CHILE – Today’s news is good news. All 33 of the Chilean miners trapped in an underground gold mine for 69 days have been safely lifted to the surface. The last man emerged from the rescue capsule late Wednesday night. They were trapped 700 metres below the surface when a fall of ground destroyed the ramp, followed two days later by a second event that clogged the ventilation shaft.
The plight of the miners was watched avidly around the globe. The international press converged on the small town of Copiapo. So did an international community of people with the special expertise needed to effect a successful rescue. Rescue teams from Chile, a drill from Ireland, drilling rigs and crews from South Africa, Canada and the United States hastened to the site. NASA sent a crew to help the miners deal with enforced confinement in an extreme environment. Medical teams and public relations experts arrived. The miners’ families and friends set up a tent city at the site, and thanks to small diameter drill holes, were able to communicate with the trapped miners via telephone, video and written messages.
There was a Canadian connection to the rescue efforts. Oil and gas industry expert Precision Drilling of Calgary shipped a special drill bit made by Mining Technologies International of Sudbury, ON. It would have been used by one of Precision’s rigs already in Chile to ream one of the original pilot holes to a diameter through which a man could have been rescued. Doing that could have taken until near the end of the year. Instead, a large diameter percussion drill sent by American firm Center Rock did the of boring the rescue shaft much faster.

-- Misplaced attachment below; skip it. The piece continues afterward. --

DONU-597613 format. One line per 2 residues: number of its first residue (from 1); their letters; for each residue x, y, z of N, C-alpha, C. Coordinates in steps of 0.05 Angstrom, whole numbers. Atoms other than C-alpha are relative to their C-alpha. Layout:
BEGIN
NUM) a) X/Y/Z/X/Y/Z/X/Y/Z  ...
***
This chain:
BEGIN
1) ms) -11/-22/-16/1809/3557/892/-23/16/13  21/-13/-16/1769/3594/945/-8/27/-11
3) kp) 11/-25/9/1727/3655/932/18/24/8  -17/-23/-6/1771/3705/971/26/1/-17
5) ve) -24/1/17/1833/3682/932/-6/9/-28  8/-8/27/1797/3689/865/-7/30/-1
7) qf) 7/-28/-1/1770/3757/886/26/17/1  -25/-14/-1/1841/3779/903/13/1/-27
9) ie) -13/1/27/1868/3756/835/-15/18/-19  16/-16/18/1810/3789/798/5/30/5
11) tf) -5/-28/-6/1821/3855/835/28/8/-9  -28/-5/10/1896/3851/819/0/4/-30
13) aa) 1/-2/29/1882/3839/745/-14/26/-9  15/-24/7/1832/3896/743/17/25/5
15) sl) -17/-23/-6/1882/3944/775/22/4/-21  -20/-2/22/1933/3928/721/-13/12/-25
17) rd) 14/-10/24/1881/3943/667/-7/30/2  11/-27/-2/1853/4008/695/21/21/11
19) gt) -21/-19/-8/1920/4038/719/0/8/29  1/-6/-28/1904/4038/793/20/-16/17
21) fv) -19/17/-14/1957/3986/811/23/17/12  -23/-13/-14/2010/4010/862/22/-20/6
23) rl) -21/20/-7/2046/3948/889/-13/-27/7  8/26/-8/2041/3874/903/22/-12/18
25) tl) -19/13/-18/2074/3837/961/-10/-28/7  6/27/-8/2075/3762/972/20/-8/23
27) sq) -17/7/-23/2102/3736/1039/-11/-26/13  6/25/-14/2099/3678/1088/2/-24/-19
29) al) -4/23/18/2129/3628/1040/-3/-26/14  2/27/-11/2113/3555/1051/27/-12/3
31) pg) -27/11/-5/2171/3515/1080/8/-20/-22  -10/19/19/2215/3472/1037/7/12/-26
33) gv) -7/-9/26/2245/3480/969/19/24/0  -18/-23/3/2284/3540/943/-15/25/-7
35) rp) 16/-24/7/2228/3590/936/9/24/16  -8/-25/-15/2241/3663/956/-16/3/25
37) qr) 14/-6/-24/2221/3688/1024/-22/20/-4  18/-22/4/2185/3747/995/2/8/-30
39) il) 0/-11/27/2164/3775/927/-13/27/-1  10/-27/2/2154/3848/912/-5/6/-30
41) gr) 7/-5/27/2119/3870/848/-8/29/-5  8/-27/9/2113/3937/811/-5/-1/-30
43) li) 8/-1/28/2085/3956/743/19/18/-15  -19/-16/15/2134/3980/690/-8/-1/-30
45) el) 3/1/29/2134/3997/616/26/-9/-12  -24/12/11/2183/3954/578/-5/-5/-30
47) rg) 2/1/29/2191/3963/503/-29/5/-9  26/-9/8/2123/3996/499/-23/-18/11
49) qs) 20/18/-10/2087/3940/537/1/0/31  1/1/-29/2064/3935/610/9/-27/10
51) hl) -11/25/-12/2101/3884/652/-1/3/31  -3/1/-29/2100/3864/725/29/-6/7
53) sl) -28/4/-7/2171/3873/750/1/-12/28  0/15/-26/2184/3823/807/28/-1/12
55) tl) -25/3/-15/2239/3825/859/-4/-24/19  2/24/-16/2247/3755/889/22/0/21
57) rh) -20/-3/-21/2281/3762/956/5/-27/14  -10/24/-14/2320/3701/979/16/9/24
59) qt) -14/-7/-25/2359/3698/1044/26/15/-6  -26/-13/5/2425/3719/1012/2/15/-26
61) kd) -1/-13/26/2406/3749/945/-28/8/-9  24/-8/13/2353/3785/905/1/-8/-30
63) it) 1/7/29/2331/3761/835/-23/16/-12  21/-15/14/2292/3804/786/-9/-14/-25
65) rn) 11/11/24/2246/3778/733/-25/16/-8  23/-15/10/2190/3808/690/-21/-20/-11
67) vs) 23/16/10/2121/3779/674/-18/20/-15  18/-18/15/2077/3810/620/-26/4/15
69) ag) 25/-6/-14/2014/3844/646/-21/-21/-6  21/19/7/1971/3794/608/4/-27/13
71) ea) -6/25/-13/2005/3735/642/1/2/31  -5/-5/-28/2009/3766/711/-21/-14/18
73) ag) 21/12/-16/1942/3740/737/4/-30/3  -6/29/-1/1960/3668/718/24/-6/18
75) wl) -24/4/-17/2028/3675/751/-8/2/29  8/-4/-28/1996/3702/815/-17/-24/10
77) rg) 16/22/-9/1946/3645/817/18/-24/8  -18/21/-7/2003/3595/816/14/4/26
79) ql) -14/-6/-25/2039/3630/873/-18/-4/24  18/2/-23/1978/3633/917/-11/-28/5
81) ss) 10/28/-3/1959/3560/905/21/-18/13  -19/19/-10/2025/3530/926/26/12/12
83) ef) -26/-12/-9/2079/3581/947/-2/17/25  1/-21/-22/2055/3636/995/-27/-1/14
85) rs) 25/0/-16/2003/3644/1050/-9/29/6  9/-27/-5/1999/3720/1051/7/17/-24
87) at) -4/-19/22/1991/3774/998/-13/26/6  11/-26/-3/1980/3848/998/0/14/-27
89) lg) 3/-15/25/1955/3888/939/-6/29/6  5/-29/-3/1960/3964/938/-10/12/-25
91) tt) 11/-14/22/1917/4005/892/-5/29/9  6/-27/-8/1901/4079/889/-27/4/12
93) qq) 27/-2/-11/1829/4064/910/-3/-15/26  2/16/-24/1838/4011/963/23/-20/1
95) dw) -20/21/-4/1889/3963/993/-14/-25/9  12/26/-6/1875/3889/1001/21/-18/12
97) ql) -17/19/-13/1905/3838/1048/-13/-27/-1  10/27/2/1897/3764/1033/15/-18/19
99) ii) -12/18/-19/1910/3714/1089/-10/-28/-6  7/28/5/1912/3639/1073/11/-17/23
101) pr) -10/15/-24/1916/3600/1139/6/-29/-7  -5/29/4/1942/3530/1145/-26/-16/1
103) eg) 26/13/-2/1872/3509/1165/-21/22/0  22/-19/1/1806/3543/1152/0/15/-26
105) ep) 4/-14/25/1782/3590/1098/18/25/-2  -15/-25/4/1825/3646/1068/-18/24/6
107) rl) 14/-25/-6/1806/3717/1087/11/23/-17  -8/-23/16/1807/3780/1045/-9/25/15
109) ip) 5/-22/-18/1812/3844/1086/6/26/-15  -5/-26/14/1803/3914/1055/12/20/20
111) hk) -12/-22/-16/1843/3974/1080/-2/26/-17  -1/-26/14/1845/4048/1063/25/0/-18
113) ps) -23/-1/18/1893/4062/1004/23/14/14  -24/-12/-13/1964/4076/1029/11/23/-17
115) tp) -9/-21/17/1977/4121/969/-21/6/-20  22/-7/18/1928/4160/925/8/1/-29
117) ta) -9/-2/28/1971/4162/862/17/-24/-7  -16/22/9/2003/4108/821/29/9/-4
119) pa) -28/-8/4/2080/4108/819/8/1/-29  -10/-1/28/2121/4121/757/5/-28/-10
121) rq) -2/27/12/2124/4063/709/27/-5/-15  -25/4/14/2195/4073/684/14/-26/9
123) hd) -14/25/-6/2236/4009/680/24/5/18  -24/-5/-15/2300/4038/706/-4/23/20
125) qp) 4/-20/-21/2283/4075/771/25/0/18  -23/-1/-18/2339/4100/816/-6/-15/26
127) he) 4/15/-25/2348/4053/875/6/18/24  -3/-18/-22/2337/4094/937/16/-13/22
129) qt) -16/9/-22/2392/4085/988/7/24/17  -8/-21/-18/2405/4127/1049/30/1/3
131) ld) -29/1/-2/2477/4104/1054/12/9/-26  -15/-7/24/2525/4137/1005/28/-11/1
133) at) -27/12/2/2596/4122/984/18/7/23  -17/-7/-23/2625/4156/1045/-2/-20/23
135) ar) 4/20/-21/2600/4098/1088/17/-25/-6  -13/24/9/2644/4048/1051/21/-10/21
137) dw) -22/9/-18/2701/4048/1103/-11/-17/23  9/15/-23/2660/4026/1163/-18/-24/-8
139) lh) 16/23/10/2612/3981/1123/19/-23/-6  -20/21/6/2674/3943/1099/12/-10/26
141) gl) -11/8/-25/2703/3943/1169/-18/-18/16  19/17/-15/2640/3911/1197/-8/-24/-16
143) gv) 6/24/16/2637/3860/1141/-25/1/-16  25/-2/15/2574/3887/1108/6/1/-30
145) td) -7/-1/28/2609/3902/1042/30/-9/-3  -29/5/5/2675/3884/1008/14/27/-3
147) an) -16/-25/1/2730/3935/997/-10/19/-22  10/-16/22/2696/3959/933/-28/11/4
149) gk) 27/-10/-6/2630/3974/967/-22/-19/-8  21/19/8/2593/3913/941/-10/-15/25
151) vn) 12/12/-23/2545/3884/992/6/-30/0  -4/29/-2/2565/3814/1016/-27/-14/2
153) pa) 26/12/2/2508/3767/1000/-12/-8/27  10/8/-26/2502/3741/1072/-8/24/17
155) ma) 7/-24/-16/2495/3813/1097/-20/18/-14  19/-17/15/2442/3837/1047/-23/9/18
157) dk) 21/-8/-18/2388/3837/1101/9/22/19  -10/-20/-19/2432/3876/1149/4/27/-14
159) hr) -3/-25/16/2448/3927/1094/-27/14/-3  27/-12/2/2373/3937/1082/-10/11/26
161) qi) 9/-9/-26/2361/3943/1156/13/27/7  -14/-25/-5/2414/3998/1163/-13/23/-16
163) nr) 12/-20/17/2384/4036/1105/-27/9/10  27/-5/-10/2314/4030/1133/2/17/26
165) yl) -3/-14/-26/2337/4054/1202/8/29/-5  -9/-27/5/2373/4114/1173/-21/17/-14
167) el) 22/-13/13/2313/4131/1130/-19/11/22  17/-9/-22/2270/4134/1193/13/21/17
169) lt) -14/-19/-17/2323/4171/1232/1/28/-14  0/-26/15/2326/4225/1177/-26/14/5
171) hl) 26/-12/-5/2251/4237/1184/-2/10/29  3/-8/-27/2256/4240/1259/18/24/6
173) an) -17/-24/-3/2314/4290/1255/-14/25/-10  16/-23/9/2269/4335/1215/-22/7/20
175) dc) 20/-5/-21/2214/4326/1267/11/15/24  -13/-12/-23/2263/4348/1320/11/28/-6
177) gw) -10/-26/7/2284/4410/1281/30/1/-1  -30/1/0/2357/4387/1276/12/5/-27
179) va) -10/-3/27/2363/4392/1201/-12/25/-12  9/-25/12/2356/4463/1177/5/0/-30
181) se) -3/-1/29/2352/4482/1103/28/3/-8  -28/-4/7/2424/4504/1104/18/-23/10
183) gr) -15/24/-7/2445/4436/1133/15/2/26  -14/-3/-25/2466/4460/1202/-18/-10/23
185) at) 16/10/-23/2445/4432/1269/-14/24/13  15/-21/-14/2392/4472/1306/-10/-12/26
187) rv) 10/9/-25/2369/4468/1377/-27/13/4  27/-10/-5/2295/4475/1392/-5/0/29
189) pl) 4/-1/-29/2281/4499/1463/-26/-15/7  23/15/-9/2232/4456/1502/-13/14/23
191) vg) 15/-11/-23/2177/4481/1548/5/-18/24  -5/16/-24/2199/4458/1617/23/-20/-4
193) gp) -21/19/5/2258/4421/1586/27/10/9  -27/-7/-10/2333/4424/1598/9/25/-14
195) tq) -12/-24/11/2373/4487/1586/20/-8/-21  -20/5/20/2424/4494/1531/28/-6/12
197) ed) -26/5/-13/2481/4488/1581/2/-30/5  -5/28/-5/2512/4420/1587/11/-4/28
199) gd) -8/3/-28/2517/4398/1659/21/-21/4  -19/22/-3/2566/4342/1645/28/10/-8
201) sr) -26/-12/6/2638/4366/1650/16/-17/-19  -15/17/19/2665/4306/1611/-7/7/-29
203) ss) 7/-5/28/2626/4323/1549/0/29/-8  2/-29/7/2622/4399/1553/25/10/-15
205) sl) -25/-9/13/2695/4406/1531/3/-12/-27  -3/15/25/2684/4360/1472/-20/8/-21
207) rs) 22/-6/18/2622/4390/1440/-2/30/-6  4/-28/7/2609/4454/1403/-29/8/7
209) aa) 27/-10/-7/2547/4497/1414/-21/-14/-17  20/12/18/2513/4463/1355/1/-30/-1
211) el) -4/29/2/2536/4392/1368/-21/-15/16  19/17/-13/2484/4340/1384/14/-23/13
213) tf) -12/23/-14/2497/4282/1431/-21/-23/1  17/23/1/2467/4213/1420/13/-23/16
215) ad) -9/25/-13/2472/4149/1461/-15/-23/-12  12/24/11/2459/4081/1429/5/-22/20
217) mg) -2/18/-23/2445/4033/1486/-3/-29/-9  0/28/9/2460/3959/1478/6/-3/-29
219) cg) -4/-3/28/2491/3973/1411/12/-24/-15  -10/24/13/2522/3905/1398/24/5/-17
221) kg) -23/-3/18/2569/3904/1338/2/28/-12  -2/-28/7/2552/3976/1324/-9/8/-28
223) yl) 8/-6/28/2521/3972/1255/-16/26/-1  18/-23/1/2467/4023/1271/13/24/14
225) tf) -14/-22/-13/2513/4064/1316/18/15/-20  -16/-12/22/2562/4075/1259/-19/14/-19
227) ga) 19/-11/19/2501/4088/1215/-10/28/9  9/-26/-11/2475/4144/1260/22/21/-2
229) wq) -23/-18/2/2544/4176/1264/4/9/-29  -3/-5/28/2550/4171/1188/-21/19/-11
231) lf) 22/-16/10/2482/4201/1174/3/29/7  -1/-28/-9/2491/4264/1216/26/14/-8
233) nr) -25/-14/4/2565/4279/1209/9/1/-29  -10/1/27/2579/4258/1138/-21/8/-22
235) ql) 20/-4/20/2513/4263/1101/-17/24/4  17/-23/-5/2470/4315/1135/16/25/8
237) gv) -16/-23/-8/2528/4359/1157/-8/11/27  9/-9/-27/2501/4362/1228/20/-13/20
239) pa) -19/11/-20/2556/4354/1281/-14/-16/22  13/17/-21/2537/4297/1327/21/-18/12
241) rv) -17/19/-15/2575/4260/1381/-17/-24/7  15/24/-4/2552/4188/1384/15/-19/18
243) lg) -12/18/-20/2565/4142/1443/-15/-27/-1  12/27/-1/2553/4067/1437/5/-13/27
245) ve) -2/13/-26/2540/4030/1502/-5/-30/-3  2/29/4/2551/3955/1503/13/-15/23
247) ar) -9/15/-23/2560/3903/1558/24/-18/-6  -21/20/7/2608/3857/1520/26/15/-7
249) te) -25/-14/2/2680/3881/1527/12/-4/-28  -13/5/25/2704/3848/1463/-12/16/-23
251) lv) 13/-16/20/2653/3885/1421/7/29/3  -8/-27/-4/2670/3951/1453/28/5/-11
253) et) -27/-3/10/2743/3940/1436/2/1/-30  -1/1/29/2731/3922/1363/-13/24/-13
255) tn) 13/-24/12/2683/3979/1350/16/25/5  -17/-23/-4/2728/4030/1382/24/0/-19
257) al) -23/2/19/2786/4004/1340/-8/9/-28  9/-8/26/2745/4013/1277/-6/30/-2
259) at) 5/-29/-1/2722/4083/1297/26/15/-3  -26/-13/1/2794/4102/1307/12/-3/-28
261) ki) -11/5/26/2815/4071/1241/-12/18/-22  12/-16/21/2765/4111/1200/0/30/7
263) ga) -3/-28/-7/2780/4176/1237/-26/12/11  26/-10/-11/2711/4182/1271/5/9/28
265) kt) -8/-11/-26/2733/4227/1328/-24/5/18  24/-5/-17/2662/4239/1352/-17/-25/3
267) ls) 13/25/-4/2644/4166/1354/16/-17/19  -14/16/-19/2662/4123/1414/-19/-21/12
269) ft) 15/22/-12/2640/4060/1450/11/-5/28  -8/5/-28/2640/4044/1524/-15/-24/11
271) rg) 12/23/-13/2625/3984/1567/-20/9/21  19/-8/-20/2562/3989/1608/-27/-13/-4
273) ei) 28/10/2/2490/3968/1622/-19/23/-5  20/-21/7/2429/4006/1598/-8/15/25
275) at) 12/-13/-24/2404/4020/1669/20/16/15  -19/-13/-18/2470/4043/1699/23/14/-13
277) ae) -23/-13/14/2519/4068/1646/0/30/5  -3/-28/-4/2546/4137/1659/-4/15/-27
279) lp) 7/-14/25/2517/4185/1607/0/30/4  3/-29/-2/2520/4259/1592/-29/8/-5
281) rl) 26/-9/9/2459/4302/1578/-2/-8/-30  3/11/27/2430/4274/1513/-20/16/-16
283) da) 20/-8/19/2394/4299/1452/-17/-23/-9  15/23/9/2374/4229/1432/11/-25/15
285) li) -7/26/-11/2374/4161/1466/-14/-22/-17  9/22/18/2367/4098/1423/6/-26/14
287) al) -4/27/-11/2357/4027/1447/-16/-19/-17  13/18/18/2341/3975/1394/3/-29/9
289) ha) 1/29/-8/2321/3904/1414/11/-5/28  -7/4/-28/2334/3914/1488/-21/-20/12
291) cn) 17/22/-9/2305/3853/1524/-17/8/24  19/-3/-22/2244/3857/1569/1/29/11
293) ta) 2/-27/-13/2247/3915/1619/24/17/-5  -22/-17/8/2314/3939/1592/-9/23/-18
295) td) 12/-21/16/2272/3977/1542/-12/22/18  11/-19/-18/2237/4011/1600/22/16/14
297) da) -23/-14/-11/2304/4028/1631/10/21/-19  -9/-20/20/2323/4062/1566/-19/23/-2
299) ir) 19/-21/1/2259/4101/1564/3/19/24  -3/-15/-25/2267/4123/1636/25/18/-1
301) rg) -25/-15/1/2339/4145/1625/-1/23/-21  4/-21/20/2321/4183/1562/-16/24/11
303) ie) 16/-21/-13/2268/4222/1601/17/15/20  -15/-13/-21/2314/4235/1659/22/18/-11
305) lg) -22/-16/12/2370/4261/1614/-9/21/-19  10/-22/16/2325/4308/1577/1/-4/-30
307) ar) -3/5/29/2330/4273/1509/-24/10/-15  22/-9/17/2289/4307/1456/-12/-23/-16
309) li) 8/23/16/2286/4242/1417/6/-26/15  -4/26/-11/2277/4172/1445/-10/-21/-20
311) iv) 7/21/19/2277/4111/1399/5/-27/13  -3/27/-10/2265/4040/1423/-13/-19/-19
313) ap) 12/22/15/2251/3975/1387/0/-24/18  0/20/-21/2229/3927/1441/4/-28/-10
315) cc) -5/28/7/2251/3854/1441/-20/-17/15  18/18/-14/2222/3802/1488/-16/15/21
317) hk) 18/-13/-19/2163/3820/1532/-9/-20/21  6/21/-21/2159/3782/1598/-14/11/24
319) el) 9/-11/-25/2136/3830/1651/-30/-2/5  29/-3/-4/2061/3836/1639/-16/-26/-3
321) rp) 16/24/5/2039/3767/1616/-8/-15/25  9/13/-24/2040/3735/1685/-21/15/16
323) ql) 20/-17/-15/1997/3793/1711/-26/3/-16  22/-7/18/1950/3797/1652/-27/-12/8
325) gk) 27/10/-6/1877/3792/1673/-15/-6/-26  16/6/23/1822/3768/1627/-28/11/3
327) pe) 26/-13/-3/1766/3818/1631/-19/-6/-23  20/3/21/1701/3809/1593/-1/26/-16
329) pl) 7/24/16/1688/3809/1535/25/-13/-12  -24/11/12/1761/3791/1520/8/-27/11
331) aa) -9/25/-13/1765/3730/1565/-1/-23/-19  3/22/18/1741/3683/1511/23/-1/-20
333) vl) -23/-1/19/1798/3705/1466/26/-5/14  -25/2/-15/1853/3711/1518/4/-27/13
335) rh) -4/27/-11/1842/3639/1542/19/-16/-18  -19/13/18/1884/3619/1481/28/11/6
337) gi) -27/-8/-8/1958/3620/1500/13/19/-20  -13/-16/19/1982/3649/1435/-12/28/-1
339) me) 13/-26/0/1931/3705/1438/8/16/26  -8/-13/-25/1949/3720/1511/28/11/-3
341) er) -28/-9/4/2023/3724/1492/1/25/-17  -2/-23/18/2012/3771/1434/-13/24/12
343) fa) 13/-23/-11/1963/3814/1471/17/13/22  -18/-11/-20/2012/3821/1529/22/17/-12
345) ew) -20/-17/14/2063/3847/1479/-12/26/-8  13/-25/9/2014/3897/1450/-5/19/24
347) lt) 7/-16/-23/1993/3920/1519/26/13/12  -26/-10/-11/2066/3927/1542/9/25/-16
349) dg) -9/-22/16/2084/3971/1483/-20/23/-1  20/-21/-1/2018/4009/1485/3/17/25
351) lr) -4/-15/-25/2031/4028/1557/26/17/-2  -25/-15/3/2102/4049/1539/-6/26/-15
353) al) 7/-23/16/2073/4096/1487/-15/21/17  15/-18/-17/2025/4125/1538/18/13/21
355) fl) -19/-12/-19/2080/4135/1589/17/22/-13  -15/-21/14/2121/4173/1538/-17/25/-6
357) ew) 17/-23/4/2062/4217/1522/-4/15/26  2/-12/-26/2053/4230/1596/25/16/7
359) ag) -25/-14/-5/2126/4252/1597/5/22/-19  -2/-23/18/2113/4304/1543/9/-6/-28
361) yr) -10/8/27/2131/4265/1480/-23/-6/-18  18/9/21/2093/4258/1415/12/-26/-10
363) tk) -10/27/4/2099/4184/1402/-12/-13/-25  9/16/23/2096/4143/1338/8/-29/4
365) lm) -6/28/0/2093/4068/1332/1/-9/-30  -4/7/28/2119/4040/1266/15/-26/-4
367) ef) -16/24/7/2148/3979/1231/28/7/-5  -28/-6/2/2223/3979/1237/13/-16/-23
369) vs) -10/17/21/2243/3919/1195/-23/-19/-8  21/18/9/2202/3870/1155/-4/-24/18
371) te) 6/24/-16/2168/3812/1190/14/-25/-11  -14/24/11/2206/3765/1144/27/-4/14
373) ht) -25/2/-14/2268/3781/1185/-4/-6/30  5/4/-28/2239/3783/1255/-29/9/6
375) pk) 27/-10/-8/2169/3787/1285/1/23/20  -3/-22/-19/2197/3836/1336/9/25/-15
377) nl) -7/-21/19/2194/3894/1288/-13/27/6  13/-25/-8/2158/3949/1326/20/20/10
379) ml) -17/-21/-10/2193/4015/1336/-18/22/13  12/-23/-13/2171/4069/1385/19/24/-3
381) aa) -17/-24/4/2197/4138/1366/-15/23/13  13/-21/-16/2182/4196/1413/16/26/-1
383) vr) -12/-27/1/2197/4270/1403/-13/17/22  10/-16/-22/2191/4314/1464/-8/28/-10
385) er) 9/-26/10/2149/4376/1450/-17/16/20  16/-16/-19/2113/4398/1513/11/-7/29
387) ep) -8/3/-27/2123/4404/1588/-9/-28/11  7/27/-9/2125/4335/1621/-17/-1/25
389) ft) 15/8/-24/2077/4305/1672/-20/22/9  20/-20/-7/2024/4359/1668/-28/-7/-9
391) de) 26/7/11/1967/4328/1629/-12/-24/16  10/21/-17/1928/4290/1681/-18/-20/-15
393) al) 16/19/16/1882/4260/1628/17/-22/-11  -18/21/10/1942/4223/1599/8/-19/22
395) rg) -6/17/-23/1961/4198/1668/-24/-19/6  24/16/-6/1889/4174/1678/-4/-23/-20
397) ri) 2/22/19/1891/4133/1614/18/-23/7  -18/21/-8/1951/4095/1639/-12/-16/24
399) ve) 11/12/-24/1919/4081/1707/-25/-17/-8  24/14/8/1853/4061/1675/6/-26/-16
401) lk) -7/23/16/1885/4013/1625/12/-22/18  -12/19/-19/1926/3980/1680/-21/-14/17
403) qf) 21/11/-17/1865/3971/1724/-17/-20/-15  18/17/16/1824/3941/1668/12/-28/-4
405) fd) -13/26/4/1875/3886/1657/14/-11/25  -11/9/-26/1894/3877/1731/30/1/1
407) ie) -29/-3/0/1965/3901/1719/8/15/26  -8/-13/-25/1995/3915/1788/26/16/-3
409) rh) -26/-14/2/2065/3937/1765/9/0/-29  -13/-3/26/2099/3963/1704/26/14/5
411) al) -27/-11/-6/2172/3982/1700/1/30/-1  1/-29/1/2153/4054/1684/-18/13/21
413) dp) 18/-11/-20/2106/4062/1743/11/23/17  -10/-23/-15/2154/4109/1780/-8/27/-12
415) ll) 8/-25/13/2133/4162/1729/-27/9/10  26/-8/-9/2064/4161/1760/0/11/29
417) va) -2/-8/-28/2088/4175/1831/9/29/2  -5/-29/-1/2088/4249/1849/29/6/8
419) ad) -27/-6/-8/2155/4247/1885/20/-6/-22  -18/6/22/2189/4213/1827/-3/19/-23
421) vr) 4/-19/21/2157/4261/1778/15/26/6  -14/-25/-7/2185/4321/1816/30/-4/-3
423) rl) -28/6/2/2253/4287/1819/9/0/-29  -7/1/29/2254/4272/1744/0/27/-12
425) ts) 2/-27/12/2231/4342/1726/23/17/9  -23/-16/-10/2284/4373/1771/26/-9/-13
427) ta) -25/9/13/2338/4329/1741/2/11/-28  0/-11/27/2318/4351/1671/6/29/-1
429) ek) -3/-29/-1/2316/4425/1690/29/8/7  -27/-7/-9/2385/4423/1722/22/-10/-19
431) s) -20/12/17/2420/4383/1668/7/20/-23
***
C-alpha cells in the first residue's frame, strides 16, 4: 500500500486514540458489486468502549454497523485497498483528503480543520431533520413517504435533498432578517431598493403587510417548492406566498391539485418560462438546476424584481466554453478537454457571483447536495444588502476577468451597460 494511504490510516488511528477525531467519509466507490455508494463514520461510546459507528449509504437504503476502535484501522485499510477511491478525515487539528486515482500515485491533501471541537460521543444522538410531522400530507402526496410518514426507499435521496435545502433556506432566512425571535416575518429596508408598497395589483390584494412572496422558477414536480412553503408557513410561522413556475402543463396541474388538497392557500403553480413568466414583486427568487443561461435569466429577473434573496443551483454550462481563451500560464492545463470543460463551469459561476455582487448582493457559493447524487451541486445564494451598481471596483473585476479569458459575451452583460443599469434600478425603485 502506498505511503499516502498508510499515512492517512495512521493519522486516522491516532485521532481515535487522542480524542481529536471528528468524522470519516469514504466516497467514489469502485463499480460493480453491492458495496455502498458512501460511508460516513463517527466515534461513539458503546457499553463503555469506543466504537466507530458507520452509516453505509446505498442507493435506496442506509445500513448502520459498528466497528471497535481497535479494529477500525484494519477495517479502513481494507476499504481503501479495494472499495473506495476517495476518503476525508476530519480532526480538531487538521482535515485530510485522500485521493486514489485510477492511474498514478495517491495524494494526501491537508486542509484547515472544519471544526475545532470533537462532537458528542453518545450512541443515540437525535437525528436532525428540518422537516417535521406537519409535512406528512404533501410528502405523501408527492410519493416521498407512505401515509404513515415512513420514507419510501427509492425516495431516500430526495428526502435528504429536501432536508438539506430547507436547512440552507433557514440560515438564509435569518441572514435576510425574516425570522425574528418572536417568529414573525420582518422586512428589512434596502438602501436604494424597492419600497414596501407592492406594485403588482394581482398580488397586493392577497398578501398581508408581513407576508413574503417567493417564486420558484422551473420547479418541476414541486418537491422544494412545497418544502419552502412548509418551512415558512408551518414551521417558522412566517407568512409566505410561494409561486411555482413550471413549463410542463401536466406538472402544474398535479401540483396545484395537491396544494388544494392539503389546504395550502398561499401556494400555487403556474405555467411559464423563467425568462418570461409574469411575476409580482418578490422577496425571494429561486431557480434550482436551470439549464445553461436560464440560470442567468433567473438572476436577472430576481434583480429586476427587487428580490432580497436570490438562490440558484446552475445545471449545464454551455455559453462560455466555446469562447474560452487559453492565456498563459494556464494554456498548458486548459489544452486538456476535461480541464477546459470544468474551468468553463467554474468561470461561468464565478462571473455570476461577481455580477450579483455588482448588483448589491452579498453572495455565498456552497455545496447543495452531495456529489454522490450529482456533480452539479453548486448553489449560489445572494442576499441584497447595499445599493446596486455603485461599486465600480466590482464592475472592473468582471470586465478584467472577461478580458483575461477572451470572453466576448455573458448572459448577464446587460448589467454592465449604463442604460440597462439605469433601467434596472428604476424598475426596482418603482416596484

Another Canadian connection came in the form of temporary shelters supplied by Calgary’s Atco Structures & Logistics and its South American partner Tecno Fast Atco. The mobile buildings were used for triage and medical observation of the miners.
Well done, everyone, who played a part in the record-setting survival and rescue of “Los 33”.